By Clyde Russell, columnist
The idea of coal as a scarce commodity seems somewhat preposterous given it remains one of the most abundant mineral resources on the planet, but the coming years may see a deficit in seaborne markets for the polluting fuel.
The current debate surrounding coal is generally one of how long it will continue to play a role in the world’s energy mix before it is replaced by cleaner alternatives, mainly renewables such as wind and solar.
While various analysts will disagree on how quickly this process will occur, the reality is that coal, particularly in Asia, will remain a bedrock of energy supply for at least the next decade.
With the exception of India, most major coal importers in Asia have increased purchases this year, with top buyer China boosting imports by 13.7 percent in the first nine months of the year, compared to the same period in 2016.
This demand has boosted the Asian benchmark thermal coal price, the Newcastle index back to levels close to $100 a tonne, with the marker ending at $98.25 in the week ended Oct. 20, up 36 percent from the low so far this year of $72.42 in May.
In a normal market, the higher prices would result in supply rising to meet the extra demand, but the dynamics in thermal coal have altered.
There will be a supply shortfall of 22.7 million tonnes in 2017 in the global seaborne market, Rodrigo Echeverri, head of energy coal analysis at Noble Resources, told the World Coal Leaders conference this week in Barcelona.
While rising exports from the United States can meet some of the shortfall, Echeverri expects the supply deficit to persist in 2018, meaning that Newcastle prices have to remain above $80 a tonne in order to incentivise U.S. shipments.
The issue for global coal markets is that despite the rhetoric of countries trying to lower coal consumption, in reality this has been increasing.
China’s thermal power generation rose 6.3 percent in the first nine months of the year, one the reasons that the world’s leading coal importer was boosting its purchases from the seaborne market.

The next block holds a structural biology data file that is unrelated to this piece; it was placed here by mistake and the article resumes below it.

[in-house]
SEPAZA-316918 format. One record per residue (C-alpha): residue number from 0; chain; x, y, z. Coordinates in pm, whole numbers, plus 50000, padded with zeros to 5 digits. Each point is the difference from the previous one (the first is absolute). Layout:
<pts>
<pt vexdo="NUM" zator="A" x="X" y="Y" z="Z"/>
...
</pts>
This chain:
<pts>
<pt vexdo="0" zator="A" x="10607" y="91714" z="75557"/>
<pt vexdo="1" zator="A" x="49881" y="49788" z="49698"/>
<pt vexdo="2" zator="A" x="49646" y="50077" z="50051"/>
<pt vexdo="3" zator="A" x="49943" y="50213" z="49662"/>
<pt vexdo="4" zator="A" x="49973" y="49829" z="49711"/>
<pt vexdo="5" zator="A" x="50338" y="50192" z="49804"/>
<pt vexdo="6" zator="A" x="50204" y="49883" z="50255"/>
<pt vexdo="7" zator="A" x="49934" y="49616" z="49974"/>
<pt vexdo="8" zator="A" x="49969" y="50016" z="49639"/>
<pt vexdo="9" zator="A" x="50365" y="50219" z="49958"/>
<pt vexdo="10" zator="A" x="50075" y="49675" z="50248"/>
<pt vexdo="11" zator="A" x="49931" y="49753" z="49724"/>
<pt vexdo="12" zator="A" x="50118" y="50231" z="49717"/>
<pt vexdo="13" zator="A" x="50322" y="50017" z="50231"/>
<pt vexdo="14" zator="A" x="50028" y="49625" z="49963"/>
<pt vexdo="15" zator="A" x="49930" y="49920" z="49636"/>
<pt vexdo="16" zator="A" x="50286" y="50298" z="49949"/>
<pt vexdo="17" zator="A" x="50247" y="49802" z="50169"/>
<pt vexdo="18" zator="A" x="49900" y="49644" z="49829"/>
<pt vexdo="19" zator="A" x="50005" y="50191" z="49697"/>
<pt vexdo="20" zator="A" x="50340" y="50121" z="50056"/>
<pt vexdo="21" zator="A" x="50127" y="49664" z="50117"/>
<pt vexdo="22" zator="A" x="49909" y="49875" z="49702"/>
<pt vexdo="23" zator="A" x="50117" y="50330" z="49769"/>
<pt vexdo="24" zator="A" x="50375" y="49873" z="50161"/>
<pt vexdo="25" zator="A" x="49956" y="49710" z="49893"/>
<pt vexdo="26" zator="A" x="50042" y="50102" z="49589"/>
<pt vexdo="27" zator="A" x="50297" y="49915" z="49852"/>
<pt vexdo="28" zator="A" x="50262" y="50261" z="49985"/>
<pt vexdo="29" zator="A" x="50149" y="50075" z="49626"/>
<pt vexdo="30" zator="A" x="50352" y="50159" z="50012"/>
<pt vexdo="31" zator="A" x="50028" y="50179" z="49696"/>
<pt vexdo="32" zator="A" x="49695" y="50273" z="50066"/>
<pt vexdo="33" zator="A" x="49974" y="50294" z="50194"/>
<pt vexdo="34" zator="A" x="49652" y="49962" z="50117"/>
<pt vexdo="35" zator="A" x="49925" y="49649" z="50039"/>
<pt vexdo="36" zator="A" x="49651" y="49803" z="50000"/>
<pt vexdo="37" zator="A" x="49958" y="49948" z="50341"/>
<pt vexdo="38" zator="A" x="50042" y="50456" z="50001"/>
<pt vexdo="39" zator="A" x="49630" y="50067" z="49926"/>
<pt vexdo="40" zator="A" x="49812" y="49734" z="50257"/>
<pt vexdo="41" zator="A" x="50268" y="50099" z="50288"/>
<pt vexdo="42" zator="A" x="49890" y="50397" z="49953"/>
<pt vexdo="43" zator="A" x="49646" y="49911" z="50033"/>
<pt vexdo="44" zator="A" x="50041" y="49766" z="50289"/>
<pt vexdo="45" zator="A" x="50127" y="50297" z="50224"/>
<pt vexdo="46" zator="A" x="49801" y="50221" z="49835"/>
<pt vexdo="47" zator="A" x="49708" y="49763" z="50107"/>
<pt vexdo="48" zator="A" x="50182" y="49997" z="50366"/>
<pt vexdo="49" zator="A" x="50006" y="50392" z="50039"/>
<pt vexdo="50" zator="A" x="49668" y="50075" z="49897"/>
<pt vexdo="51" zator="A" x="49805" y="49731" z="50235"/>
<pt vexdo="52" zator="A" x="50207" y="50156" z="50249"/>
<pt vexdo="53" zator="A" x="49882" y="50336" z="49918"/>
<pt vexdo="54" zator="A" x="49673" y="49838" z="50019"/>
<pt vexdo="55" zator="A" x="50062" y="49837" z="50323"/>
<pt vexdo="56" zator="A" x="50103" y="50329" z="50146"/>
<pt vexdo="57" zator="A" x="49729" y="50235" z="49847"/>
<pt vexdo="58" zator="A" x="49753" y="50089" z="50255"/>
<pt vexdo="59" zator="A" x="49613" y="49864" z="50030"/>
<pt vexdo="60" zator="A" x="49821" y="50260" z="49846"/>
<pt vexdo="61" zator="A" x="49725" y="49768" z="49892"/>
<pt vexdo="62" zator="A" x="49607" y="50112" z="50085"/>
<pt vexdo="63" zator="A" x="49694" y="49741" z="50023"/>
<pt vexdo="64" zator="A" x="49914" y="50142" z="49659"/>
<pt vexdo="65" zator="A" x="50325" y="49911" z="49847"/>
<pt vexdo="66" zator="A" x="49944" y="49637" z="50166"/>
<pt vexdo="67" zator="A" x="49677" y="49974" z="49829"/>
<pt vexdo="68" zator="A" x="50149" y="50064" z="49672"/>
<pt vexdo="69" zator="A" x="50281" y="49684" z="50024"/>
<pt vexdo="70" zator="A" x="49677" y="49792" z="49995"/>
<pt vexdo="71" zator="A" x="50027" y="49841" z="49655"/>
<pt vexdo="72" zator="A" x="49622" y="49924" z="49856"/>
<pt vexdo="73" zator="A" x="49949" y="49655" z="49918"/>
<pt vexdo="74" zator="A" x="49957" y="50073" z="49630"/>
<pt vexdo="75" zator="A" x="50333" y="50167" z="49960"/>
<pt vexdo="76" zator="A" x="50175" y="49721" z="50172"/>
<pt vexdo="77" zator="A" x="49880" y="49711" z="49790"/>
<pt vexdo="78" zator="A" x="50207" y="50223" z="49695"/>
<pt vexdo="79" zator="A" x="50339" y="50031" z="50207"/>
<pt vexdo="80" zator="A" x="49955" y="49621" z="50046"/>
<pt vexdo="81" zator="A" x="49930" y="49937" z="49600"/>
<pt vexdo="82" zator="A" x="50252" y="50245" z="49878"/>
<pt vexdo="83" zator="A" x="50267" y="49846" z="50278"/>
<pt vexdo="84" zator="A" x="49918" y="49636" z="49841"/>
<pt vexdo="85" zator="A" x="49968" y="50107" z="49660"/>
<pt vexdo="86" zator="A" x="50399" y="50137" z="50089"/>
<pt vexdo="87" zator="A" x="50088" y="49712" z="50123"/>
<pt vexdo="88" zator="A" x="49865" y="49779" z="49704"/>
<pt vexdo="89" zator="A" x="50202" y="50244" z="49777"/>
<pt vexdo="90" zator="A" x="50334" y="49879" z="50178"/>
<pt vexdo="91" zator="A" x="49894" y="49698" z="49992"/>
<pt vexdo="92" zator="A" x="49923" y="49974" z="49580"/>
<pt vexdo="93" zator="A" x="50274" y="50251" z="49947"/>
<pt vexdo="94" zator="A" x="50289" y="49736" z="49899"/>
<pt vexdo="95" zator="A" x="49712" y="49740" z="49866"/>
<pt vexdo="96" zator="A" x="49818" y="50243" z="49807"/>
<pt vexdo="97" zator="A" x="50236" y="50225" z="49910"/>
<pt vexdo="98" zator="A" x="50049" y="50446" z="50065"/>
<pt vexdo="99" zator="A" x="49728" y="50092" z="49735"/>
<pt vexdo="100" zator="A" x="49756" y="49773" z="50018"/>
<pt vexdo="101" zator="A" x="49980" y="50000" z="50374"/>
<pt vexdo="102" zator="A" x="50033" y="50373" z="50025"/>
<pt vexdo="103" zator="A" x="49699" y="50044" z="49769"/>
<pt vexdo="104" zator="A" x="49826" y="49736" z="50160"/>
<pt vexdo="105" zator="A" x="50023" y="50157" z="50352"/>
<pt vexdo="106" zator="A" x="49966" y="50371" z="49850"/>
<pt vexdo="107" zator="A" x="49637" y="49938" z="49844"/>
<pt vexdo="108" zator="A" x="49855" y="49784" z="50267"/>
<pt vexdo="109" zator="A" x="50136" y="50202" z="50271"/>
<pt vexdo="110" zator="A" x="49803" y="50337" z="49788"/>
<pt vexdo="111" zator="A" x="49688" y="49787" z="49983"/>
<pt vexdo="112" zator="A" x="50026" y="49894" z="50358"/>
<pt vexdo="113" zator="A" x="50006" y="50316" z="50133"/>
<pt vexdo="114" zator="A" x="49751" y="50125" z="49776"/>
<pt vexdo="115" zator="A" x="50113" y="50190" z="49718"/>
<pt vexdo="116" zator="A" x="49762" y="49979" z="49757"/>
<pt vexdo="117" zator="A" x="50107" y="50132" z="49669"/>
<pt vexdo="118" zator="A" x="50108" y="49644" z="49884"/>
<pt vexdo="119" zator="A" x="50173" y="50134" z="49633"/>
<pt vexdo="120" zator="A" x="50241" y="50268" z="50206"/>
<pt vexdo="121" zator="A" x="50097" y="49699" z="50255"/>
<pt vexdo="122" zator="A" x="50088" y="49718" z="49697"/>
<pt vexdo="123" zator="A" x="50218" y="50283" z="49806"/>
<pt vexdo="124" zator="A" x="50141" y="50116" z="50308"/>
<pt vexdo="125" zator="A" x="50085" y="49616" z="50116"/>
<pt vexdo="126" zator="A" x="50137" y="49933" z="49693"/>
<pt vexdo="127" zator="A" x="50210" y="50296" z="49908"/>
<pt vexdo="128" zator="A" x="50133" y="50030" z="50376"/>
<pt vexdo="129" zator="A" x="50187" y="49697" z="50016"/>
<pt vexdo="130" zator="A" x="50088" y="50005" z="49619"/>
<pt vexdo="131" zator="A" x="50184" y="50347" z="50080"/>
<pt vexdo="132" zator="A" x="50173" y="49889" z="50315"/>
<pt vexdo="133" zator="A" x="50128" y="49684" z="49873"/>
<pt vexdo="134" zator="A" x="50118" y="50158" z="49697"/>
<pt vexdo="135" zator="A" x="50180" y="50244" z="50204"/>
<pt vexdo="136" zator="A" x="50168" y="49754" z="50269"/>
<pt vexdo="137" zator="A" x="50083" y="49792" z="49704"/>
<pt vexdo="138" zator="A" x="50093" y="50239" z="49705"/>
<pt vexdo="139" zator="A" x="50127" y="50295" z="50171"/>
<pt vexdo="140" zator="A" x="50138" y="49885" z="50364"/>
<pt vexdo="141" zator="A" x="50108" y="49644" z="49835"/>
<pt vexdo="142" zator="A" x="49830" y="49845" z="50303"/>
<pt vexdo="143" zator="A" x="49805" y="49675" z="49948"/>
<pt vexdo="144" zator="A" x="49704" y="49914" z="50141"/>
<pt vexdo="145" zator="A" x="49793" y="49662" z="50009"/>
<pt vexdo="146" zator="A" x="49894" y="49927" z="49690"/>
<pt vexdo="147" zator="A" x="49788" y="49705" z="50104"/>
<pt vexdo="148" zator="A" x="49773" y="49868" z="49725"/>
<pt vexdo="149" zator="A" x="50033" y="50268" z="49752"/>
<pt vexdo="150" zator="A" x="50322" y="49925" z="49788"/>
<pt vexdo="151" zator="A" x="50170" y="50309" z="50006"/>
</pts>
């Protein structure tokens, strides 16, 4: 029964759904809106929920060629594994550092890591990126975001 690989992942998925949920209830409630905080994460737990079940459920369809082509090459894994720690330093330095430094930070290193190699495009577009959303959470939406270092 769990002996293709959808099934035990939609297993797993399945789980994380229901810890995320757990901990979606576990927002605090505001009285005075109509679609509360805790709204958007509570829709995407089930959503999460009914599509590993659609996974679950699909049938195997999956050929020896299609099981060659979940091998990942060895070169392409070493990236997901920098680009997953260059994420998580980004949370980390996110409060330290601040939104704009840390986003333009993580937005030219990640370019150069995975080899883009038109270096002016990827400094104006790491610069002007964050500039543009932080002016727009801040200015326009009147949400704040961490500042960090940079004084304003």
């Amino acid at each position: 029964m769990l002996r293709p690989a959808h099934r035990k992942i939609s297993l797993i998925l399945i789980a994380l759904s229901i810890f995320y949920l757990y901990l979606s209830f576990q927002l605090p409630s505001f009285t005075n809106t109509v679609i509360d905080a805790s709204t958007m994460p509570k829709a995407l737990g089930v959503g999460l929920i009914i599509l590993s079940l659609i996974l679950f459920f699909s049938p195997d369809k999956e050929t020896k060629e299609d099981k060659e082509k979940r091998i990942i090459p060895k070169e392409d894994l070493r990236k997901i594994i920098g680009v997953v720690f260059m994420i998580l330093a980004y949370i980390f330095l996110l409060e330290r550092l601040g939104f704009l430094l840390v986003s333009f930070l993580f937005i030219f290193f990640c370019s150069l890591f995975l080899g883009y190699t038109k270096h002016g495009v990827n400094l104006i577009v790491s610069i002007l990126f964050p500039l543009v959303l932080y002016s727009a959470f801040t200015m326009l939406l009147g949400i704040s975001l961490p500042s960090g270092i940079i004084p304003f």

The further problem is that meeting extra demand has become harder for the traditional export powerhouses, Australia, Indonesia and South Africa.
“Coal is becoming scarce,” Guillaume Perret, who runs a consultancy bearing his name, told the Barcelona event.
Perret expects Indonesia can boost exports by 20 million tonnes to 360 million in 2017, but Australia will only increase its shipments by 1.8 million tonnes to 201.5 million, while South Africa will be flat at 75.5 million.
Russia will make up some of the shortfall by lifting its exports by 8.9 million tonnes to 115 million, Perret said, adding that overall there is still likely to be deficit in seaborne coal of between 5 million and 30 million tonnes a year for the next five years.
What is different about this coal price cycle is that the additional demand hasn’t resulted in more investment in supply, and may not even if prices remain elevated.
Coal’s reputation as a major contributor of man-made climate change has made it difficult for would-be coal miners to obtain financing.
Even if a coal mine can secure money and regulatory approval, public opposition and protests can make life difficult, especially in more developed countries like Australia.
The world’s largest planned coal mine, the 25 million tonne-per-year Carmichael project in Australia’s Queensland state, has become a headache for its Indian owners, Adani Enterprises.
Green activists have been successful in mounting popular protests against the mine, and while politicians from both the ruling centre-right Liberal Party and the opposition Labor Party continue to voice support for the mine, if the opinion polls continue to show a majority of Australia oppose the development, the politicians may change their minds.
Adani’s struggles in Australia are likely to be mirrored for other coal developments in the world, making it all the more likely that supply will be constrained in coming years.
While the ensuing higher prices will no doubt be welcomed by coal miners, they are a double-edged sword.
Thermal coal prices above $80 a tonne will make competing fuels such as liquefied natural gas (LNG) more appealing to buyers, as well as boosting the attraction of renewables.
While LNG is likely to remain more expensive than coal for generating power, new LNG plants are boosting the availability of the super-chilled fuel and security of supplies may become a factor for Asian countries looking at whether to build coal or natural gas power plants.
Coal’s advantage in Asia has been its was cheap and abundant, and both of those long-standing assumptions are now being challenged by market dynamics.
(Editing by Christian Schmollinger)